By Ashley Lamb-Sinclair
When I was younger, I worked in a small mom and pop Italian restaurant that made a name for itself with manicotti and butter-drenched garlic bread. I truly loved working there, and I have always been the kind to work really hard when I love what I do. (If I don’t love it, you’re lucky if you can get me off the couch.)
Soon enough, I had earned the trust of my employer, who gave me some managerial duties –closing the restaurant, counting the cash and handling keys. It felt good to be trusted, but my employer was often erratic at best.
For us employees, here is what we saw: She talked down to everyone. She made crazy demands. She screamed at us in front of diners. She would act this way toward me and then give me more responsibilities. It was an exhausting experience.
One night before the dinner rush, I worked alongside her to prepare for the night. To me, it felt like she corrected my every move, berated me for trivial mistakes and nagged me about pushing the evening’s specials. After months of saying, “Yes, ma’am” or remaining silent, I finally exploded. I told her every possible thing I wanted to tell her, and trust me, I had insults aplenty. It was not my finest moment. I threw down my apron and stormed out the back door.
As most 17-year-olds might do, I broke down crying in the parking lot, trying to figure out how to tell my parents that I quit my job. Suddenly, I heard a voice behind me. When I turned around, there was my boss, uttering the words I thought she would never say: “I’m sorry.”
She explained to me that she was ill. She was burdened with worry about what would become of her restaurant and her family. Before my eyes, this woman transformed into someone with whom I empathized.
I had lived in my own bubble, never considering that there might be a reason for her behavior. And she had lived in hers, never considering that the way she treated us was condescending and rude.
Education Week recently posted this article about a similar experience for those of us in education. The writer, Jai Mehta, notes a recent study that found teachers felt “outright hostility about the ideas and even motives of those further up the chain.” Higher-ups, he wrote, had thought about how to get teachers to buy in to their policy shifts, yet the teacher interviews suggested that they had made little progress.
I have to admit that after a decade in the classroom, I can relate to the teachers in that study. Usually, my reaction to most top-down initiatives is the same as it was to my former employer — acquiescence with a side of resentment or outright outrage.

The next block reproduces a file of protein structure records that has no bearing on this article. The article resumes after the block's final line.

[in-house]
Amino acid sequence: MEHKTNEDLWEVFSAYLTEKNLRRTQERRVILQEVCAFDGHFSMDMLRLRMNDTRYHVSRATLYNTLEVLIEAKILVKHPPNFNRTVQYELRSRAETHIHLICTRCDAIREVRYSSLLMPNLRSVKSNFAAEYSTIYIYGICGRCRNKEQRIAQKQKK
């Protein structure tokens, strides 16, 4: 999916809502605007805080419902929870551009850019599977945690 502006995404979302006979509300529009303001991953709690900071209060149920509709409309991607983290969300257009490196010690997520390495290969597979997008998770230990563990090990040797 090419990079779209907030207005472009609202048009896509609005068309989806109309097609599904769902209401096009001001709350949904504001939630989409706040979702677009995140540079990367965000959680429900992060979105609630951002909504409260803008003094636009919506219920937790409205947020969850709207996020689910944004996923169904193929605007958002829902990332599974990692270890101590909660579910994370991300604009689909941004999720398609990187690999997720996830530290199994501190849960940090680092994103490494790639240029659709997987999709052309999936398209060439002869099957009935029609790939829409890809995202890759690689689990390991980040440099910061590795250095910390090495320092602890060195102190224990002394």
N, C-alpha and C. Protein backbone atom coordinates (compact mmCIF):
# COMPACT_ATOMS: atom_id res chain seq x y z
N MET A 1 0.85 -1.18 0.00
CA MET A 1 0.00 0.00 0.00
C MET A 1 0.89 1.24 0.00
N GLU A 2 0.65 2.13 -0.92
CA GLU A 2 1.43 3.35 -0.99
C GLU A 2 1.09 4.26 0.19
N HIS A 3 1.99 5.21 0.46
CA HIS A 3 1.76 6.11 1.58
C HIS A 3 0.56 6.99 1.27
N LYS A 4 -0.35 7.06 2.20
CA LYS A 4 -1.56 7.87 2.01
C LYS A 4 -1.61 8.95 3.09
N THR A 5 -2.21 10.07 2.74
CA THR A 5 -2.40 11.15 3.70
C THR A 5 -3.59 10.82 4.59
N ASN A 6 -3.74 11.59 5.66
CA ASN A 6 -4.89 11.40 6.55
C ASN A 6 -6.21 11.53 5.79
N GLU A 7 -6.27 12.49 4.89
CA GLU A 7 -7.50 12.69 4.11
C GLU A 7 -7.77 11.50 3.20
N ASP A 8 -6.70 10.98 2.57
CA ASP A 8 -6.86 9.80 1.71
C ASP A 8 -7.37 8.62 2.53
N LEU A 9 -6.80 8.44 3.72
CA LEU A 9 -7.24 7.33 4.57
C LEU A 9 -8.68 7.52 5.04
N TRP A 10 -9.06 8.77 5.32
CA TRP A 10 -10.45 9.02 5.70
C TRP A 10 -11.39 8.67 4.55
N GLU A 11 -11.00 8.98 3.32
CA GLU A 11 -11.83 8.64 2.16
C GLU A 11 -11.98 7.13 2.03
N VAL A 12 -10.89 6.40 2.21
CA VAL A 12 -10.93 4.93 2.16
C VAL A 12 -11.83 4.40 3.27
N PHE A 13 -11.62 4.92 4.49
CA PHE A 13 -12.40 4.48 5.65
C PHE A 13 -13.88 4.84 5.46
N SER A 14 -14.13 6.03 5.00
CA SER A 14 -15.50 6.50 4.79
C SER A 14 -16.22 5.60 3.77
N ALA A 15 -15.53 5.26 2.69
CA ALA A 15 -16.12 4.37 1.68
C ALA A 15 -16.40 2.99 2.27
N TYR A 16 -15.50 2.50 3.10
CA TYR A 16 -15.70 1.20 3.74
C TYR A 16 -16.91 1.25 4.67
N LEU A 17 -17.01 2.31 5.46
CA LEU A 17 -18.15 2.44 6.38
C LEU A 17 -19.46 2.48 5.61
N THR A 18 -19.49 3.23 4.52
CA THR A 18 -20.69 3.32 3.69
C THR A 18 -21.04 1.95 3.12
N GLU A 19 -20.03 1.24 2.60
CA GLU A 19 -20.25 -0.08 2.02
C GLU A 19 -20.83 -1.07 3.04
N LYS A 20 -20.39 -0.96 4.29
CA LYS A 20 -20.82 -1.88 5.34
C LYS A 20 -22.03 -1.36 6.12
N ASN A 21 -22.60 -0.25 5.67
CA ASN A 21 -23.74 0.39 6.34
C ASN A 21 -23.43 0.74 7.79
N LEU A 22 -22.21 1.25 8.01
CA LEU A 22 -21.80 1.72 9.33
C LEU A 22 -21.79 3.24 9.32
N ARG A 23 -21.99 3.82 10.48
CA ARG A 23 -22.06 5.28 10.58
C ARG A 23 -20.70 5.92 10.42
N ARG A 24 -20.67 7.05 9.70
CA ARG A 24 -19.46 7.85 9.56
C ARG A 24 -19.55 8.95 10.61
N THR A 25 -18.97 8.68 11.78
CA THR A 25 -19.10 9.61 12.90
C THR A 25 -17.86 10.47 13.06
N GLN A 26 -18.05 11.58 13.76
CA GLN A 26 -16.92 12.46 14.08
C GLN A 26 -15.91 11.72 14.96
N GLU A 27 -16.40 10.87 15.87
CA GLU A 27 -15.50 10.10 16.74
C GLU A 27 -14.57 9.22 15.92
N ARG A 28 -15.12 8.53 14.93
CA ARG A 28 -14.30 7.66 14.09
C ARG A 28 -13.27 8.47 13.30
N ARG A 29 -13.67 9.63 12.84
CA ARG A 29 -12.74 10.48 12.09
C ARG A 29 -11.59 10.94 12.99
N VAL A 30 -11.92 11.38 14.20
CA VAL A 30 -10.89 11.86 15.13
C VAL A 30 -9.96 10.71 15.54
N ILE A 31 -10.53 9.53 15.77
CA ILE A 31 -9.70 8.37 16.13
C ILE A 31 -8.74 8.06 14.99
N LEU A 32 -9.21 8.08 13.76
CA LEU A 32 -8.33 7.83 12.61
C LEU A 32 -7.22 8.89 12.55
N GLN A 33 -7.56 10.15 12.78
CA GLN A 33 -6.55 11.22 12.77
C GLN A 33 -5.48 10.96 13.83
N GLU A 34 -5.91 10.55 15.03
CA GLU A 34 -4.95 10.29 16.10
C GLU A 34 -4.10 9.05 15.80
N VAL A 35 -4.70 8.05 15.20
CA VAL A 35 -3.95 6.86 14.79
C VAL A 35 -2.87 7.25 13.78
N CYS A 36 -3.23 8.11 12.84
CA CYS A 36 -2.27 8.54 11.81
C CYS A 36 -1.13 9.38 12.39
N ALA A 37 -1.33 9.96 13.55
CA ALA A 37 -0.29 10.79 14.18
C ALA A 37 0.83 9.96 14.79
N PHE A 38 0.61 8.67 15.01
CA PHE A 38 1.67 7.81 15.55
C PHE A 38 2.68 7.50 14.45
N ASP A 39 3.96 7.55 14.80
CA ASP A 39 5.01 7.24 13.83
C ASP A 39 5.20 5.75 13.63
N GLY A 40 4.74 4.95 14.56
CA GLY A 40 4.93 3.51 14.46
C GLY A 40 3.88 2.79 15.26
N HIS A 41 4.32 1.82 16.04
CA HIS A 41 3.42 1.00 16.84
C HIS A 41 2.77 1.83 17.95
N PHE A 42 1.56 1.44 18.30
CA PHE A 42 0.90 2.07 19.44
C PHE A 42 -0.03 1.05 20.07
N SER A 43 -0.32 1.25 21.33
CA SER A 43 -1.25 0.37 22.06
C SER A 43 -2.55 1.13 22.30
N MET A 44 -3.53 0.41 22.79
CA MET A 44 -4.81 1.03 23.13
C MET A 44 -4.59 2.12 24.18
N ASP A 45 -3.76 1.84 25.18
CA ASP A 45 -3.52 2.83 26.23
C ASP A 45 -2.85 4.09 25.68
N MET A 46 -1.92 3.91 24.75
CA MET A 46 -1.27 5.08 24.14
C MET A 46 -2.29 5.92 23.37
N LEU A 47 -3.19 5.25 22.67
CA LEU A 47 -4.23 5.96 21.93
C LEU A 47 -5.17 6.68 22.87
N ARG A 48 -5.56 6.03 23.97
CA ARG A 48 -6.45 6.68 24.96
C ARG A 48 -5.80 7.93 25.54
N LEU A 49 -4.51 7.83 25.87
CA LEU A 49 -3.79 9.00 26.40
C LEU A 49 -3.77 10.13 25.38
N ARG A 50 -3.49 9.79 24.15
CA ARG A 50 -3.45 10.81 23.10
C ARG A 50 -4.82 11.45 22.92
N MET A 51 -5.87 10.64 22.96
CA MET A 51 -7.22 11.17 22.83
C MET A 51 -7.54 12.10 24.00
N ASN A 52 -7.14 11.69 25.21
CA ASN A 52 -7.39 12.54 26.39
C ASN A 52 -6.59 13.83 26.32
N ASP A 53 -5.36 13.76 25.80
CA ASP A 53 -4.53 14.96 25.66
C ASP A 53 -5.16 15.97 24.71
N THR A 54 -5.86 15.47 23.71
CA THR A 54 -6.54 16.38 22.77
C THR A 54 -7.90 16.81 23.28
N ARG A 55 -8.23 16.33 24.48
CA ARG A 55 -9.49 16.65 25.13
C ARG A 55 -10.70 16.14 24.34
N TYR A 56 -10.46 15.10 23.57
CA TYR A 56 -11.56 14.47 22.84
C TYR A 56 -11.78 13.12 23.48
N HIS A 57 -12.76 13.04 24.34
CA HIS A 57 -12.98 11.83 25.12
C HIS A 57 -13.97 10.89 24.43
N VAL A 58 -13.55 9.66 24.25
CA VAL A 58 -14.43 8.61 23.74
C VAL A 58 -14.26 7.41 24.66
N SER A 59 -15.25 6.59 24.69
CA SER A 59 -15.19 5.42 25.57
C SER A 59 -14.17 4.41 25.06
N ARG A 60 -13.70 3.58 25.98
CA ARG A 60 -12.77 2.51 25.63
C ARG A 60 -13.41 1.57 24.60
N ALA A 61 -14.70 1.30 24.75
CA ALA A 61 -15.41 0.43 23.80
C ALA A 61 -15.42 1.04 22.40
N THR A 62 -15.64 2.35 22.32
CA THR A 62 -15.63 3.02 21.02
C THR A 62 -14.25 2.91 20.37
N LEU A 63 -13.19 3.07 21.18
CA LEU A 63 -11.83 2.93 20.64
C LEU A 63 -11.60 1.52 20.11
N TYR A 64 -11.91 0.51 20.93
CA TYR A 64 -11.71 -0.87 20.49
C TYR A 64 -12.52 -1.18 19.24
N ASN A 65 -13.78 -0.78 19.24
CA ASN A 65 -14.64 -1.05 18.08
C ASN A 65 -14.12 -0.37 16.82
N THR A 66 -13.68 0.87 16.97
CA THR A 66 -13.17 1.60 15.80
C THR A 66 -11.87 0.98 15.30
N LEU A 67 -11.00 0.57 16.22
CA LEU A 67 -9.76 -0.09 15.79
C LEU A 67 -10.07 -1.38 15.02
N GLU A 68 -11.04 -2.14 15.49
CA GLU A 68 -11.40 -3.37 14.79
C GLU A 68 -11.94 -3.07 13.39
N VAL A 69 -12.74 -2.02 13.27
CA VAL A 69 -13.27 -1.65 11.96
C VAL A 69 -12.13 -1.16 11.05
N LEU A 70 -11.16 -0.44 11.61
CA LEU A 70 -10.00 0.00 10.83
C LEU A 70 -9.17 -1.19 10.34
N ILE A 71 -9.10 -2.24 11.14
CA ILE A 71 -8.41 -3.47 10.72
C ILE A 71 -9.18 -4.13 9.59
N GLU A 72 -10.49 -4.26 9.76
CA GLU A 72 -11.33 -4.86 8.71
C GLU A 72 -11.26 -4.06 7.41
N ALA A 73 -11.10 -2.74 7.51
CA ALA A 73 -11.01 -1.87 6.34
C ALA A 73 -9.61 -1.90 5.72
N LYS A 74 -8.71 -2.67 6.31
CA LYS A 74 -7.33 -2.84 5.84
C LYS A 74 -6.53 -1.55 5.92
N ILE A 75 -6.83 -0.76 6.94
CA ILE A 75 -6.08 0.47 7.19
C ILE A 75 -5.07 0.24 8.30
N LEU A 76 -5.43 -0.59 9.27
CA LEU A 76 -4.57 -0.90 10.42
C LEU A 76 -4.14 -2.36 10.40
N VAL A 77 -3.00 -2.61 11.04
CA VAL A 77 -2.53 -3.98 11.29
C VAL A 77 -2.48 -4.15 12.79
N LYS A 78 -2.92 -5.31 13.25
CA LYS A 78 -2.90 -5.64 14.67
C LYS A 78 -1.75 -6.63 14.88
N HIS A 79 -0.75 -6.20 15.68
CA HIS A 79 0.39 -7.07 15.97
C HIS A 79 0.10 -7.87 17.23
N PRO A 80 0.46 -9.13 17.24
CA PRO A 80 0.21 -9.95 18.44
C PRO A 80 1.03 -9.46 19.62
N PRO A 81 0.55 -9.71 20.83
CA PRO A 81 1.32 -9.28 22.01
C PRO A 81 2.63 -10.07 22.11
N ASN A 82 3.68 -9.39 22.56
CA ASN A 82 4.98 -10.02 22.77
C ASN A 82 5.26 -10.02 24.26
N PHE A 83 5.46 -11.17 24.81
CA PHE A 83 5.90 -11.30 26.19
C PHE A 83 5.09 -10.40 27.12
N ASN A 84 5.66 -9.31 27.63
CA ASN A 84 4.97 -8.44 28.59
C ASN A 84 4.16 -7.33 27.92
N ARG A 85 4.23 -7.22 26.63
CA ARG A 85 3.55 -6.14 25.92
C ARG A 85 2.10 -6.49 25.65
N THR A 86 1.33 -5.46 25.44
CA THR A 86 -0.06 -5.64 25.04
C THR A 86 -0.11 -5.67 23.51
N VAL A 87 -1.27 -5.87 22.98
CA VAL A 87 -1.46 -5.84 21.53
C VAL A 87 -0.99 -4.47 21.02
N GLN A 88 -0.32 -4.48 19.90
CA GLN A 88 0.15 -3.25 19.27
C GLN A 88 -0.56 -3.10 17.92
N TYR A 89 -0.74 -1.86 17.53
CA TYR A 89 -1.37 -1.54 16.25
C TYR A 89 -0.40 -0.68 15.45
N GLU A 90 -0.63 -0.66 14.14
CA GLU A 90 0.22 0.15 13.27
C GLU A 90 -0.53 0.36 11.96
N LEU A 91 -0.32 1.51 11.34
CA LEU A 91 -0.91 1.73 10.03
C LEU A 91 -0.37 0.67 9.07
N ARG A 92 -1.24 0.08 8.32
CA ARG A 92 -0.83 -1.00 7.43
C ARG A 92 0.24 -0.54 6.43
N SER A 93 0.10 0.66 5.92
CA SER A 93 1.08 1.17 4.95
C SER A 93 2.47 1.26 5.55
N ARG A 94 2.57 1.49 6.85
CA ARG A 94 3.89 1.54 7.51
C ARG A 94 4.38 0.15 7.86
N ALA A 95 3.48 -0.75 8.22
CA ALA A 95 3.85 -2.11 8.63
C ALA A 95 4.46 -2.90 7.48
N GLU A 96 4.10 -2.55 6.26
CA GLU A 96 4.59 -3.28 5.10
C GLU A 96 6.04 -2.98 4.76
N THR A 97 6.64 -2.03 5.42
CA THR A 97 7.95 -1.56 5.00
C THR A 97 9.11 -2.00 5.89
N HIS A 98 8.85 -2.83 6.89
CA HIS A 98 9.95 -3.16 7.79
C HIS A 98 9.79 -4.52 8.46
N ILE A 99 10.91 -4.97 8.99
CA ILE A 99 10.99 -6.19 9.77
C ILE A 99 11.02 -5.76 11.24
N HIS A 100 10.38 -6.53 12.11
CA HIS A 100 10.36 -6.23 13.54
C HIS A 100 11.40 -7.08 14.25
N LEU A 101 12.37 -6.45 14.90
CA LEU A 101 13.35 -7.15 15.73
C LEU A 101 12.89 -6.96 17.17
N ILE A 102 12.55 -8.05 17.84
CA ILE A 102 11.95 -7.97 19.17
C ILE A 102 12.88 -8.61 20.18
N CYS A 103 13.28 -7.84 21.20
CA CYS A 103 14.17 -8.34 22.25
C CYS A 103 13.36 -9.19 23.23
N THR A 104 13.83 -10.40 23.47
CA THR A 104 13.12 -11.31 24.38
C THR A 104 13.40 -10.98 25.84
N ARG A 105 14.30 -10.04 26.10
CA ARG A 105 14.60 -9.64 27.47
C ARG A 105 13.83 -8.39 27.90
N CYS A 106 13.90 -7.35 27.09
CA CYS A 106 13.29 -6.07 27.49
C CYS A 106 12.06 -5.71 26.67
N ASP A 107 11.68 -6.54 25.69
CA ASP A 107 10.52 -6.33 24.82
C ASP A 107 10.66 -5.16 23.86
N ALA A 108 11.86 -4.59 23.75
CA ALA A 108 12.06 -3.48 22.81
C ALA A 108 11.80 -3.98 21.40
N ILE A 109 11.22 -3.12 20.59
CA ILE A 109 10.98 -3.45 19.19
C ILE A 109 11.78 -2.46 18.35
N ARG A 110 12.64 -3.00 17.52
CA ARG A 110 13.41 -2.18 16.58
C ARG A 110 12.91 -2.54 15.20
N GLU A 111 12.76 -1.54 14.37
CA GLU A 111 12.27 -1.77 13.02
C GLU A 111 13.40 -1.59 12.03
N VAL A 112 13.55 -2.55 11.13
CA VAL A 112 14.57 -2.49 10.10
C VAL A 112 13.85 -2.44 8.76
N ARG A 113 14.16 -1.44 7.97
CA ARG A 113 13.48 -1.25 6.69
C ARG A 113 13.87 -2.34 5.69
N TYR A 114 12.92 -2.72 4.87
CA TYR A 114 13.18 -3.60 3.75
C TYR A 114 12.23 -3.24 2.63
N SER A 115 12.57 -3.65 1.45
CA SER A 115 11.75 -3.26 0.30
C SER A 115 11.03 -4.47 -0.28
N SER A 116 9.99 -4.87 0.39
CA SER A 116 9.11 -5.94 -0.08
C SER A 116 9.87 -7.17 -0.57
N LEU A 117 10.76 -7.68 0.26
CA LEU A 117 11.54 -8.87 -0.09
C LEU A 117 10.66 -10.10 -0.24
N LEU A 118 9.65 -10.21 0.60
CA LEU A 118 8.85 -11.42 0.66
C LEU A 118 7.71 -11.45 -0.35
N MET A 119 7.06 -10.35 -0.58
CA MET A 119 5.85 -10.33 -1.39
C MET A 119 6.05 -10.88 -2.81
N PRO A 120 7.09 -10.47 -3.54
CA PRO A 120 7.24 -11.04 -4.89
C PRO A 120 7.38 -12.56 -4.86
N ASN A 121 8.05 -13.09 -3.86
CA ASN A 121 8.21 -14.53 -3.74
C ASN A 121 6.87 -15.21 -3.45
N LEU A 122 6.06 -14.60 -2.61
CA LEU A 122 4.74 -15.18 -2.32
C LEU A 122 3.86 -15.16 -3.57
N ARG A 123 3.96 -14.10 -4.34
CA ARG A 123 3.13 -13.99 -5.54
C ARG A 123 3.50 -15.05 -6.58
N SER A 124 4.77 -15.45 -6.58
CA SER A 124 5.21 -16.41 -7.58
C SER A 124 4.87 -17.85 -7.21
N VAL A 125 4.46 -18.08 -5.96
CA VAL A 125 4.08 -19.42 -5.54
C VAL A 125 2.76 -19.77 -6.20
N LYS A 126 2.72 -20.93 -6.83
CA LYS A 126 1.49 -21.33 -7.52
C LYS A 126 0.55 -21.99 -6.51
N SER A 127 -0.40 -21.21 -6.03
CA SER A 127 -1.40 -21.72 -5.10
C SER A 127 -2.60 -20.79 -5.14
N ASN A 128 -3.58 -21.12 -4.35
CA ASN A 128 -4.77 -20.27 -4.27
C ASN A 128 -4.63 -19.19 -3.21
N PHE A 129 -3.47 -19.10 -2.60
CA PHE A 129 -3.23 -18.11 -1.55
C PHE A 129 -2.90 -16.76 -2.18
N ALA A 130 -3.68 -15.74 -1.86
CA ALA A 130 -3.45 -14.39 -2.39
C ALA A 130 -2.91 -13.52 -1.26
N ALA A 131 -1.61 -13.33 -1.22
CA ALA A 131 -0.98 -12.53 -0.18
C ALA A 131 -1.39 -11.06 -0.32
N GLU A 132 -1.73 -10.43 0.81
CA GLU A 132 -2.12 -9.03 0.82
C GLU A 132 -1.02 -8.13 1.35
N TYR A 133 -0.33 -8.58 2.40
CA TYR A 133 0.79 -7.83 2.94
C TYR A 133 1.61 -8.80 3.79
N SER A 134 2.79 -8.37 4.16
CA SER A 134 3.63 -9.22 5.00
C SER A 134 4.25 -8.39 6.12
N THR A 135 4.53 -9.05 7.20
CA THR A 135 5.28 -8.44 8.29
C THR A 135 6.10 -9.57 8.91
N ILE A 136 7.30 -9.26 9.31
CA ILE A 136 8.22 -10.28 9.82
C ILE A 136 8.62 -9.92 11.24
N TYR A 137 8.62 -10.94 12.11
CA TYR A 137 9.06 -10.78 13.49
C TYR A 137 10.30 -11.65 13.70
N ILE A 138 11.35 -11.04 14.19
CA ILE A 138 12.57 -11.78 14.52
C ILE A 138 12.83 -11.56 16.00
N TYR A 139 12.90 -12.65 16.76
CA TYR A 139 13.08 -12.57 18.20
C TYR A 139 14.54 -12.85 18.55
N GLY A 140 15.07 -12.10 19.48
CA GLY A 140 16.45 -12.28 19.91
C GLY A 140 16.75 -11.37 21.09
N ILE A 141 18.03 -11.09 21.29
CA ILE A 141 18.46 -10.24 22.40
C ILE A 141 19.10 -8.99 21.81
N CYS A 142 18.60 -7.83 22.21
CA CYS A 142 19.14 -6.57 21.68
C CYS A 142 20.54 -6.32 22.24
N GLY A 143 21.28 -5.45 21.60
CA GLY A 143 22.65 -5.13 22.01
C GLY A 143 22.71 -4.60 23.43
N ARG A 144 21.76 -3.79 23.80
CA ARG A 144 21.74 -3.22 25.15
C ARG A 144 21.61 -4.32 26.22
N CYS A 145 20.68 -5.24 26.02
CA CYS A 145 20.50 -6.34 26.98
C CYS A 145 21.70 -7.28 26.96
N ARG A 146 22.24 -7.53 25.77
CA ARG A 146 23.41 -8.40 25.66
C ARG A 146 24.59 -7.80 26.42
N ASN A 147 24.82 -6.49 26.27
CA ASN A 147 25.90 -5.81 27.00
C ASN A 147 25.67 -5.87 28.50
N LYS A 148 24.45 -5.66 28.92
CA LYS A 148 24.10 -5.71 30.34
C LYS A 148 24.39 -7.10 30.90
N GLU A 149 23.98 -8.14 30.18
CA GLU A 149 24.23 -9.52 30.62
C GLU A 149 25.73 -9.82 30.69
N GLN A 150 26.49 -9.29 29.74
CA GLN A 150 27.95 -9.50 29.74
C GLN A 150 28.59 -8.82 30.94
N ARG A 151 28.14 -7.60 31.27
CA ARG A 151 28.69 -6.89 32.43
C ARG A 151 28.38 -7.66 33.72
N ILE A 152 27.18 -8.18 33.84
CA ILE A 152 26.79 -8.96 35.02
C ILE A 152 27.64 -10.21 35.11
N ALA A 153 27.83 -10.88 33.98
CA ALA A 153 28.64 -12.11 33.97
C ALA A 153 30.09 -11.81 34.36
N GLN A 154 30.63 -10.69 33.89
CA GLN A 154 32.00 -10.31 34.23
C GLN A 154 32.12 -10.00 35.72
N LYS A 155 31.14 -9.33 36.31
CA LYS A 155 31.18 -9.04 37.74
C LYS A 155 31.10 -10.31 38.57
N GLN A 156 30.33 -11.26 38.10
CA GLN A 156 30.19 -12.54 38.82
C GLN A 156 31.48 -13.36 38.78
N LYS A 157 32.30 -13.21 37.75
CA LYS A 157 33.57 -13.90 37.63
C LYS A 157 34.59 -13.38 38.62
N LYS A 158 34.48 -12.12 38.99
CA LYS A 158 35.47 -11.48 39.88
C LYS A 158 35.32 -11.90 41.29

Yet, here I am. Two weeks into my sabbatical with the Kentucky Department of Education and I feel a little disloyal to my former self as I discover that I don’t disagree with all of these people in the “ivory tower.” I expected to feel a certain level of “I told you so,” offer up a few opinions and be along on my merry way back into my classroom, where the real work starts.
But what I have discovered instead are warriors who fight on every side of the battles we fight in education.
Before winter break, I spent an afternoon at a superintendent’s co-op meeting. I was pleased to see the superintendents ask thoughtful questions of Education Commissioner Stephen Pruitt about how new policies and initiatives might impact their teachers and students. It reminded me of almost every faculty meeting I have ever attended. We all just want to know how each other’s plans will impact our students because we all just want to do what’s best for our kids.
Since coming to KDE, I have met with every associate commissioner in the department and many other project leads and behind-the-scenes analysts. The first question I have most often been asked is, “How can we reach teachers?” And the second is, “How can we get teachers to talk to us?”
Are we all making mistakes at every level? Of course. But having seen things from the inside, however brief it has been thus far, I recognize the need for bursting the bubbles in which we trap ourselves. We have to open meaningful dialogue and create systems of communication that allow the conversation between practitioner and policymaker to be on-going.
Flashback to my 17-year-old self, if her employees would have spoken up sooner, our employer might have had a completely different approach to how she managed us.
Teachers in the classroom fight the good fight every single day. It is imperative that every person working in education, and outside of it, understand the complexities of that battle. But teachers should also shift the view that I am guilty of — that anyone working in education who isn’t a teacher is the enemy. We must work together to build a culture of trust.
It is not us versus them in this great fight. So how do WE move the education systems in Kentucky forward together, rather than carrying that burden separately?
Ashley Lamb-Sinclair is the 2016 Kentucky Teacher of the Year, a National Board certified teacher and is in her 10th year of teaching. She has taught in Fayette and Jefferson counties and now teaches English and creative writing at North Oldham High School (Oldham County). She currently is on sabbatical from her classroom and working at the Kentucky Department of Education.
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